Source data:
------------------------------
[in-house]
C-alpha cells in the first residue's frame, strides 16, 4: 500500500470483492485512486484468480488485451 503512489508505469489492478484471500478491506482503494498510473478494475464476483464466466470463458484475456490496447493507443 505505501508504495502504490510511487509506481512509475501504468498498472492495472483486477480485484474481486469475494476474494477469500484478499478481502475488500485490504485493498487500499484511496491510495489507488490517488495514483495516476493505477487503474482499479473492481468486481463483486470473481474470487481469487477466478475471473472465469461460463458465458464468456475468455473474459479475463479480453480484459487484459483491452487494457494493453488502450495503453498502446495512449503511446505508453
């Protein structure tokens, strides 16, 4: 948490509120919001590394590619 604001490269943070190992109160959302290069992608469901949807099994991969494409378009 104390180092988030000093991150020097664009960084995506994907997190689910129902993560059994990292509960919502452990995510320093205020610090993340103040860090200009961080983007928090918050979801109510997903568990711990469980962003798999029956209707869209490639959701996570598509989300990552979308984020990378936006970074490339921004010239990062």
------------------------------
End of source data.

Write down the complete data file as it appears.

[in-house]
C-alpha cells in the first residue's frame, strides 16, 4: 500500500470483492485512486484468480488485451 503512489508505469489492478484471500478491506482503494498510473478494475464476483464466466470463458484475456490496447493507443 505505501508504495502504490510511487509506481512509475501504468498498472492495472483486477480485484474481486469475494476474494477469500484478499478481502475488500485490504485493498487500499484511496491510495489507488490517488495514483495516476493505477487503474482499479473492481468486481463483486470473481474470487481469487477466478475471473472465469461460463458465458464468456475468455473474459479475463479480453480484459487484459483491452487494457494493453488502450495503453498502446495512449503511446505508453
């Protein structure tokens, strides 16, 4: 948490509120919001590394590619 604001490269943070190992109160959302290069992608469901949807099994991969494409378009 104390180092988030000093991150020097664009960084995506994907997190689910129902993560059994990292509960919502452990995510320093205020610090993340103040860090200009961080983007928090918050979801109510997903568990711990469980962003798999029956209707869209490639959701996570598509989300990552979308984020990378936006970074490339921004010239990062």